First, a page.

Where I live, there is only dream snow. One unusual winter day, when it did briefly snow, I counted forty-two snowmen, including ours. We Central Texans knew the “garish sun” would return by afternoon (it did), so best celebrate the dream snow while it lasted.
I discovered Dream Snow by Eric Carle at the library, laying out in the children’s section. Although I hadn’t heard of it, I knew immediately it was an Eric Carle because once you’ve seen one of his books, you can’t unsee his style of hand-painted collage. Carle has written and illustrated more than seventy children’s books, the best-known being The Very Hungry Caterpillar. He won the Children’s Literature Legacy Award in 2003.
Dream Snow opens on Christmas Eve, and there is no snow. I feel the farmer’s pain.
The first part of the book establishes that this farmer takes good care of his animals. He’s named them One, Two, Three, Four, and Five. He’s also named his tree, Tree. There’s not much the tree needs, but each day the farmer says, “Hello, Tree” to it anyway. I’m sure Tree noticed.
Late in the afternoon of Christmas Eve, the farmer takes a snooze and wakes to find “It had snowed while he napped,” covering him and his five animals with “a white blanket of gentle snow.”
Here’s where the story gets interesting. The farmer puts on coat, boots, hat, and gloves (all designated as “warm”) and suddenly, he looks like Santa Claus.
But he isn’t the Santa Claus. He’s a Santa Claus.
Once the farmer is dressed in Santa-like clothes, he becomes just like Old St. Nick. He carries wrapped boxes and slings a sack over his shoulder as he heads outside. He sets out a gift for each animal — labeled One, Two, Three, Four, and Five — and decorates Tree. The book’s last words are the farmer saying, “Merry Christmas to all!” just like that Jolly Old Elf.
Neither you nor I can be the Santa. That role is taken. But each of us can be a Santa, right where we live. We can start by doing something special for the non-human living things where we are. Is there a pet who needs a present? Is there a rock who needs us to sit on it and think? Is there a tree who needs brightly colored ornaments?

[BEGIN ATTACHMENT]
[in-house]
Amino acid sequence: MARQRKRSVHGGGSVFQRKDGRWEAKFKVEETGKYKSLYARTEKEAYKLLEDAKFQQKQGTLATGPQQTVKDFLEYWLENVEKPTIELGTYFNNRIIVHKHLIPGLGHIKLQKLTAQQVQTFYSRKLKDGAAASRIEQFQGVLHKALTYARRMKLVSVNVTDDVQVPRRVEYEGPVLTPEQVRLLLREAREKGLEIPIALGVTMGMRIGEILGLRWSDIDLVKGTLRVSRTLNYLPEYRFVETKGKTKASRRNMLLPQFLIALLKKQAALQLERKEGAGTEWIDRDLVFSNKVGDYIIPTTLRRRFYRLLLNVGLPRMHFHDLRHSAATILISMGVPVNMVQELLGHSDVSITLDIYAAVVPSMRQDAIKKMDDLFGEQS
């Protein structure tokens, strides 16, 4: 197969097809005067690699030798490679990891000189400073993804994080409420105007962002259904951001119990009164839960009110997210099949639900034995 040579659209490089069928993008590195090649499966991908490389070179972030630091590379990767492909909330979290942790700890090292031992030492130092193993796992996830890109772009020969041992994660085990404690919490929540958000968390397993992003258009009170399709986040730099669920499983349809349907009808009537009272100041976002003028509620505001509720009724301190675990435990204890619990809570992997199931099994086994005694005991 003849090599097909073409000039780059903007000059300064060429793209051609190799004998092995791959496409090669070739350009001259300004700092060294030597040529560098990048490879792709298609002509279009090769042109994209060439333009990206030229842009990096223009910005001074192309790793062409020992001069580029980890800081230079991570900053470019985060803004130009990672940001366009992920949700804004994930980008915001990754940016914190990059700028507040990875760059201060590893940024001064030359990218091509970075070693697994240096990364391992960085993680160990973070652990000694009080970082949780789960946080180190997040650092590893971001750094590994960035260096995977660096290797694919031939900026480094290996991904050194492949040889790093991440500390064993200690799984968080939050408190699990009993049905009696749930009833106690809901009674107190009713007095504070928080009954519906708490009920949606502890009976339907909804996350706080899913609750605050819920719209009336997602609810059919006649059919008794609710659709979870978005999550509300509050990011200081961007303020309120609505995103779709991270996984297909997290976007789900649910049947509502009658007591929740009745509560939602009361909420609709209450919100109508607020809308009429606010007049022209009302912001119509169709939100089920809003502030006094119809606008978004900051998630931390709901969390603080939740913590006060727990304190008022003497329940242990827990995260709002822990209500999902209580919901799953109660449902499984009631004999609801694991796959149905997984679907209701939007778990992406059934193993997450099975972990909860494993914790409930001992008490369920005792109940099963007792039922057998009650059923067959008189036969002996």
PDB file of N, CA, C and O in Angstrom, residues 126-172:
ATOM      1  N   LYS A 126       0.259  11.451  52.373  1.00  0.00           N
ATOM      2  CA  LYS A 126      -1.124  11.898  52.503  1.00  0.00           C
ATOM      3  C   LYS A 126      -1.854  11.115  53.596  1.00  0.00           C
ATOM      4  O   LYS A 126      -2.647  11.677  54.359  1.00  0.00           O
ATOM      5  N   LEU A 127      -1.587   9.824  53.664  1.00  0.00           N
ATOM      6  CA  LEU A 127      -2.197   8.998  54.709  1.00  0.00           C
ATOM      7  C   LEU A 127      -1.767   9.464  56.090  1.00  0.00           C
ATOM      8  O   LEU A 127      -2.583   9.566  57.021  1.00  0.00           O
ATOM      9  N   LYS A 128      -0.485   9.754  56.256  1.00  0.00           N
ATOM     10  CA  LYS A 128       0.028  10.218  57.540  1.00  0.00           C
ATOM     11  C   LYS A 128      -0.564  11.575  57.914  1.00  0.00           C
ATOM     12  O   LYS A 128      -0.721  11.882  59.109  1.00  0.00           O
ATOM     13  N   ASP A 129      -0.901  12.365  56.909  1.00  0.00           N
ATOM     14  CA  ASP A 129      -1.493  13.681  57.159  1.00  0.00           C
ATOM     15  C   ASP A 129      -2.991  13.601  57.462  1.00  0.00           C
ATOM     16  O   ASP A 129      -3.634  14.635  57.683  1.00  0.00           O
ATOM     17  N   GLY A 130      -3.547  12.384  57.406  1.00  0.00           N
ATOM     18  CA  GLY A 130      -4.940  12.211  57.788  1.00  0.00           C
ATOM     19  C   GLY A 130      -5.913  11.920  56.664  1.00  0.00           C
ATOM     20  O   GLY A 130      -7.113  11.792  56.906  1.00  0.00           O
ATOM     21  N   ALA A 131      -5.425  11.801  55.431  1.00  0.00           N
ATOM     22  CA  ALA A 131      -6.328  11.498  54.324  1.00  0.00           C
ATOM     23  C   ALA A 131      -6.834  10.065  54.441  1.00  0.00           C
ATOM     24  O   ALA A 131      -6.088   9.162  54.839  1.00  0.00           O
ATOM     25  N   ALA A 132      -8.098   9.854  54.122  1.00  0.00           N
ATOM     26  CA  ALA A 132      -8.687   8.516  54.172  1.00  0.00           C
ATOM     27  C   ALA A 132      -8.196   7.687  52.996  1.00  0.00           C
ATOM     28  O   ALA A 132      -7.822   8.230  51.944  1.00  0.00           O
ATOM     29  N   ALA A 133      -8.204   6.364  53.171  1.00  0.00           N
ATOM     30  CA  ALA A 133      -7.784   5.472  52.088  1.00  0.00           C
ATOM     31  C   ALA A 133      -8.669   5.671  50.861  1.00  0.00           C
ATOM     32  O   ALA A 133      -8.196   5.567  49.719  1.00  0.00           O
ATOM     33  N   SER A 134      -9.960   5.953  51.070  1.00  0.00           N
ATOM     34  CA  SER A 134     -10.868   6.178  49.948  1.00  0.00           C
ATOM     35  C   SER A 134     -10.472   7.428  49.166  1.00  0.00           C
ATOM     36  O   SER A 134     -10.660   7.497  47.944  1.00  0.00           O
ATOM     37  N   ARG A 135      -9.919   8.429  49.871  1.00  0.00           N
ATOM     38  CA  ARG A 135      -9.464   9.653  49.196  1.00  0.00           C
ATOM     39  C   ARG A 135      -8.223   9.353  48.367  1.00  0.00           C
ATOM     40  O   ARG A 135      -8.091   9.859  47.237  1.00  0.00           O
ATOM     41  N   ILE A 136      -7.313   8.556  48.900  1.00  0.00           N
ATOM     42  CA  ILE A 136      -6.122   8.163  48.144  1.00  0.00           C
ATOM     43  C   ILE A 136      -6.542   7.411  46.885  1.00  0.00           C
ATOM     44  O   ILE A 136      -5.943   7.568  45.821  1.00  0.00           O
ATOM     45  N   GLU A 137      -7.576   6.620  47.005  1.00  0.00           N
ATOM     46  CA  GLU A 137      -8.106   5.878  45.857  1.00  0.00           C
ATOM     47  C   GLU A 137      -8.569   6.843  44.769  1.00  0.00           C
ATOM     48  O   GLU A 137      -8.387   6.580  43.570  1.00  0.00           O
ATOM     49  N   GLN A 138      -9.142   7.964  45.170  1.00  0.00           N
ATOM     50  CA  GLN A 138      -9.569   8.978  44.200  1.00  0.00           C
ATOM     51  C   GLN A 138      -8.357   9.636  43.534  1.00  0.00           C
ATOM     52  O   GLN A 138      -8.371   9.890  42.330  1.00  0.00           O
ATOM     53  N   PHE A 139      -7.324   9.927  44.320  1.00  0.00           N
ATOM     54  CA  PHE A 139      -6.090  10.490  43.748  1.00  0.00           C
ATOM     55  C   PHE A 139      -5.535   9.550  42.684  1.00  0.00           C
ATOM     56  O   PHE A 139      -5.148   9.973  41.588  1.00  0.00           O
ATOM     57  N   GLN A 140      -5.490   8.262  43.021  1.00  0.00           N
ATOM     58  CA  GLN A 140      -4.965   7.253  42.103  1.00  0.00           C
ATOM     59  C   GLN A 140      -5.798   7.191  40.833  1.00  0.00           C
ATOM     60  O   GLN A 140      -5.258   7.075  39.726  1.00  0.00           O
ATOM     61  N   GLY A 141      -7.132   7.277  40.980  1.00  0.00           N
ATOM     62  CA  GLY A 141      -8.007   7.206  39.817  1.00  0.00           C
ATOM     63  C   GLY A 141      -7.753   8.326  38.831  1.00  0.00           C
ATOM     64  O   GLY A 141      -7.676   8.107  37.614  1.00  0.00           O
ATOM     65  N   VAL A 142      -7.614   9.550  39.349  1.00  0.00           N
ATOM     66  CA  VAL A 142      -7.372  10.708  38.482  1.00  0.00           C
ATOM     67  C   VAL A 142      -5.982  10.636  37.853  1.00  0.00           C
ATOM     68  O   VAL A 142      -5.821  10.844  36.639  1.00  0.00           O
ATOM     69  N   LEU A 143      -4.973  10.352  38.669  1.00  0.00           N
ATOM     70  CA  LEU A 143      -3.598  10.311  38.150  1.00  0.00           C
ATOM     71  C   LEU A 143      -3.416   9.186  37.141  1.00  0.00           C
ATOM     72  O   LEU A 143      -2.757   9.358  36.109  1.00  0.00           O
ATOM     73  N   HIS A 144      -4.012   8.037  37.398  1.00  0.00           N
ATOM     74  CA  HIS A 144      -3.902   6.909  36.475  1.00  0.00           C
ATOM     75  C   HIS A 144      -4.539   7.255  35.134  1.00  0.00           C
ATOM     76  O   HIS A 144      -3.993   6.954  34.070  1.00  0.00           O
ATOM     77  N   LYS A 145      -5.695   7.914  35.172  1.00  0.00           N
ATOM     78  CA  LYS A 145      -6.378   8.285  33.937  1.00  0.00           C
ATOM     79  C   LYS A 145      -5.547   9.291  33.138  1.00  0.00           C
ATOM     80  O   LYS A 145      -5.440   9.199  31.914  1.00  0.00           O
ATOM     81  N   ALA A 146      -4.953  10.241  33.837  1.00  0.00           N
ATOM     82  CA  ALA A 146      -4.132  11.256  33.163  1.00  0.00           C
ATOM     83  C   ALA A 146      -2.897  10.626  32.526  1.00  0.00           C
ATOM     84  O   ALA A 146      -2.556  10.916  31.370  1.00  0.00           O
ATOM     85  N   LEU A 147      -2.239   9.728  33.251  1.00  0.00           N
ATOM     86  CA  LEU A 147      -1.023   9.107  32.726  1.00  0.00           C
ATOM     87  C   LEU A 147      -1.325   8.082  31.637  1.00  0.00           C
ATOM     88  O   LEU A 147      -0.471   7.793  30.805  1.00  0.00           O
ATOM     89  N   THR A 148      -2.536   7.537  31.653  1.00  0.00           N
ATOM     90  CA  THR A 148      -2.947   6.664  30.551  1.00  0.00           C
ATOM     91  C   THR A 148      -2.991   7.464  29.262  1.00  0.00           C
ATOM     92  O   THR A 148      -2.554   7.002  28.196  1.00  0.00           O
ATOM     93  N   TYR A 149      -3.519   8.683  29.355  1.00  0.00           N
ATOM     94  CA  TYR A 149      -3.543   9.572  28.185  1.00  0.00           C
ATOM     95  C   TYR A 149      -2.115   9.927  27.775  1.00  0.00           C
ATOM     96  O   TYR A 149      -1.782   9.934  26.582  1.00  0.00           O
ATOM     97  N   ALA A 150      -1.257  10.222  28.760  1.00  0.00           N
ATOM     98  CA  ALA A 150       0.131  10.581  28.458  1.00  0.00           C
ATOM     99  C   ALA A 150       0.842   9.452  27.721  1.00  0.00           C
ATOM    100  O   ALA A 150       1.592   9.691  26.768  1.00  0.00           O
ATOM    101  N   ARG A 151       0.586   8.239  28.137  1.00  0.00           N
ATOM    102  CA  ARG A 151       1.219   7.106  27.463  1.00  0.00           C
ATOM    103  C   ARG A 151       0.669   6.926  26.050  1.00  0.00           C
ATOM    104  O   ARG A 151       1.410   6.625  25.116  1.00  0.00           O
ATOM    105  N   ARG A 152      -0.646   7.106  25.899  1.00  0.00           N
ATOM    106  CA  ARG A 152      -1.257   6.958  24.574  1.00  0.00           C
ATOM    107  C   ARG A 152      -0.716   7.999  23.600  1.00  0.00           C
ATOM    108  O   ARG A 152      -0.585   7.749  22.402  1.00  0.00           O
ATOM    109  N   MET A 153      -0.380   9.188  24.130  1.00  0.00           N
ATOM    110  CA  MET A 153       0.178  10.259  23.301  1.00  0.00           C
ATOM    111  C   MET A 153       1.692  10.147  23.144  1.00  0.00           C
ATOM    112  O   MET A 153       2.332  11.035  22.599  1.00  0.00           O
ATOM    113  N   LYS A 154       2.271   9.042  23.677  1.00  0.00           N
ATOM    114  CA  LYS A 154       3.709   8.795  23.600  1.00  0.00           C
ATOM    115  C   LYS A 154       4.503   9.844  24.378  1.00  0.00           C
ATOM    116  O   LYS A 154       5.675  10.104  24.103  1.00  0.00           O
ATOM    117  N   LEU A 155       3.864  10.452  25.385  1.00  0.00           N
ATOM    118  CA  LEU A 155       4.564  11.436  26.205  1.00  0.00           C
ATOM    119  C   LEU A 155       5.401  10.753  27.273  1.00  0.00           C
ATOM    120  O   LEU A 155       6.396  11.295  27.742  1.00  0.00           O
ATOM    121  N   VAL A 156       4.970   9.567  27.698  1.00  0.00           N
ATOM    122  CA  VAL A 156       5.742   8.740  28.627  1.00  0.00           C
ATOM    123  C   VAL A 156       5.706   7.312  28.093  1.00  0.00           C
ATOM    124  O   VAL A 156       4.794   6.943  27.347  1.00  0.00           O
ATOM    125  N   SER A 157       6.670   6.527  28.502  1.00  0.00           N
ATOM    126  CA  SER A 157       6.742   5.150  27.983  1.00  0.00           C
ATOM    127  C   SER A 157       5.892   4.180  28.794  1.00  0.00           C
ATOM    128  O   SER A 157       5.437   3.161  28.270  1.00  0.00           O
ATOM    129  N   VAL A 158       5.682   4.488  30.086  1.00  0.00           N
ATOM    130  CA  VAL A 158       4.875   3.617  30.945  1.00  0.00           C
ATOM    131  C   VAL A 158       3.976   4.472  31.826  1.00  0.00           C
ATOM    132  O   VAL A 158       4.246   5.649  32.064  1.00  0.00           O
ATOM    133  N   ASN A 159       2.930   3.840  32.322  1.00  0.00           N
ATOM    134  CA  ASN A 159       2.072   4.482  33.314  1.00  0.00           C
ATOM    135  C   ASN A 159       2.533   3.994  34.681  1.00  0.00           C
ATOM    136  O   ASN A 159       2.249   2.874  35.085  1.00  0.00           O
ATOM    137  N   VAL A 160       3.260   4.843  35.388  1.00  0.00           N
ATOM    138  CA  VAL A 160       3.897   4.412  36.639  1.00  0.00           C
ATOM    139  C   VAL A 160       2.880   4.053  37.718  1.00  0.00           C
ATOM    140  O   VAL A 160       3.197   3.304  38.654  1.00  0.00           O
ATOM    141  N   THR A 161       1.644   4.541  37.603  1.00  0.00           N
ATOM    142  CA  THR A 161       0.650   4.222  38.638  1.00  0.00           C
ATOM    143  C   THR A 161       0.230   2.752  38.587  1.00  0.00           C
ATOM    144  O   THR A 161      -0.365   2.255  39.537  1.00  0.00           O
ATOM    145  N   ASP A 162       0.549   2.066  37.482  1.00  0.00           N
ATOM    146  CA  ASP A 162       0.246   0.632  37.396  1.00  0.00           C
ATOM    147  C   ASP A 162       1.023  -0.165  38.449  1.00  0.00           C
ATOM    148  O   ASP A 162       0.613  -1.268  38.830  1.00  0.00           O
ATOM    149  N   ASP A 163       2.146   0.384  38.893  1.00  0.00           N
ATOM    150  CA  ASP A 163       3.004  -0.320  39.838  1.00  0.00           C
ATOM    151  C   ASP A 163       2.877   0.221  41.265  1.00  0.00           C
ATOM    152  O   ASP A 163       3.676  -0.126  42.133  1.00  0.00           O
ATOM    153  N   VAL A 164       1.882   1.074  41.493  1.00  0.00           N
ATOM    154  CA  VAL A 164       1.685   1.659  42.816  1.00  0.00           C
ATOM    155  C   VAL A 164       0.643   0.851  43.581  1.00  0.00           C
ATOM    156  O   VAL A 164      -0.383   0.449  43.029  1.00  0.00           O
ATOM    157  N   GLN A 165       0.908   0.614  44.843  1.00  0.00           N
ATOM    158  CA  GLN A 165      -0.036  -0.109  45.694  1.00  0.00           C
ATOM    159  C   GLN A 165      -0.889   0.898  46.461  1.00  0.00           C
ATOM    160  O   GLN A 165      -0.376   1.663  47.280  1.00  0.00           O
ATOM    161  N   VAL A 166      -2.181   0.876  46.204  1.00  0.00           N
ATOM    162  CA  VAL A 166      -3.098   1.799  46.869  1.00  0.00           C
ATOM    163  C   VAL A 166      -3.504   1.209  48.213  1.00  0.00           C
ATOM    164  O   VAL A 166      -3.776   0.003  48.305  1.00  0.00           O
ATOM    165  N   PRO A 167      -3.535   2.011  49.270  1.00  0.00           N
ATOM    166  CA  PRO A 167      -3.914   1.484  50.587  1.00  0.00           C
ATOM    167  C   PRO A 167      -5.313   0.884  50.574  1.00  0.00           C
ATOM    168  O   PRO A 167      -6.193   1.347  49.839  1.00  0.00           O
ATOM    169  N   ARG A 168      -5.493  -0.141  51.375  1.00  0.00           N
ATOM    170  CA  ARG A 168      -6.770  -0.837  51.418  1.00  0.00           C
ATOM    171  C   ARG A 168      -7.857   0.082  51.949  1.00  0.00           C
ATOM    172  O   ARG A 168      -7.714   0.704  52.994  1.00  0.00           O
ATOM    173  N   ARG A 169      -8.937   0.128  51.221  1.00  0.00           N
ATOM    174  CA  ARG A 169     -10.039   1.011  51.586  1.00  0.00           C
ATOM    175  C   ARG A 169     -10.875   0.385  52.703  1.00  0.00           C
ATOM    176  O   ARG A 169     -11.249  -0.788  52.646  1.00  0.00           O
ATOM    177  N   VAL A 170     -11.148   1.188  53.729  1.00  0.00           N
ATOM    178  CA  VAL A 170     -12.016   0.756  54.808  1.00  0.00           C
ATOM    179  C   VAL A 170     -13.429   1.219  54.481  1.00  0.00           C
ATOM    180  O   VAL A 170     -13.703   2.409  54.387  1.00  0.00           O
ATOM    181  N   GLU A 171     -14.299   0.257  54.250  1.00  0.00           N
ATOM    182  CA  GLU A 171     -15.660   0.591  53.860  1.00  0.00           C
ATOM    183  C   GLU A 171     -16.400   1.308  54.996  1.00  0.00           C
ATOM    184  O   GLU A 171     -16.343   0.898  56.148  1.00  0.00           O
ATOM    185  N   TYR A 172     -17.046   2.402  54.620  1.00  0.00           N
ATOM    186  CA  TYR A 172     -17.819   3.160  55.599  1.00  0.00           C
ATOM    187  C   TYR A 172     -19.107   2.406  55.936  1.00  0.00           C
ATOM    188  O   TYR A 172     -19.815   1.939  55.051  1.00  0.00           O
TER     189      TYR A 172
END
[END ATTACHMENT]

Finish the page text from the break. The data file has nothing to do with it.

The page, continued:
My most Santa-like moment that did not involve real people was on a December that didn’t feel at all Christmasy. It would have taken a lot more than snow on December 24 to make it all okay. I couldn’t bear to awaken my beloved ornaments from their boxed sleep, but there was still a child at home who was expecting a proper tree. We let her pick it out, and then we went to Dollar Tree and bought all new ornaments, all golden. That Tree was green and gold with lights as white as snow. The following year I could again bear to unwrap my old ornaments. Every year’s tree since has been a blend of old with gold.
The next Children’s Book Club will meet Friday, January 13. We will read the classic Curious George by H.A. Rey.
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“Megan Willome’s The Joy of Poetry is not a long book, but it took me longer to read than I expected, because I kept stopping to savor poems and passages, to make note of books mentioned, and to compare Willome’s journey into poetry to my own. The book is many things. An unpretentious, funny, and poignant memoir. A defense of poetry, a response to literature that has touched her life, and a manual on how to write poetry. It’s also the story of a daughter who loses her mother to cancer. The author links these things into a narrative much like that of a novel. I loved this book. As soon as I finished, I began reading it again.”
—David Lee Garrison, author of Playing Bach in the D. C. Metro
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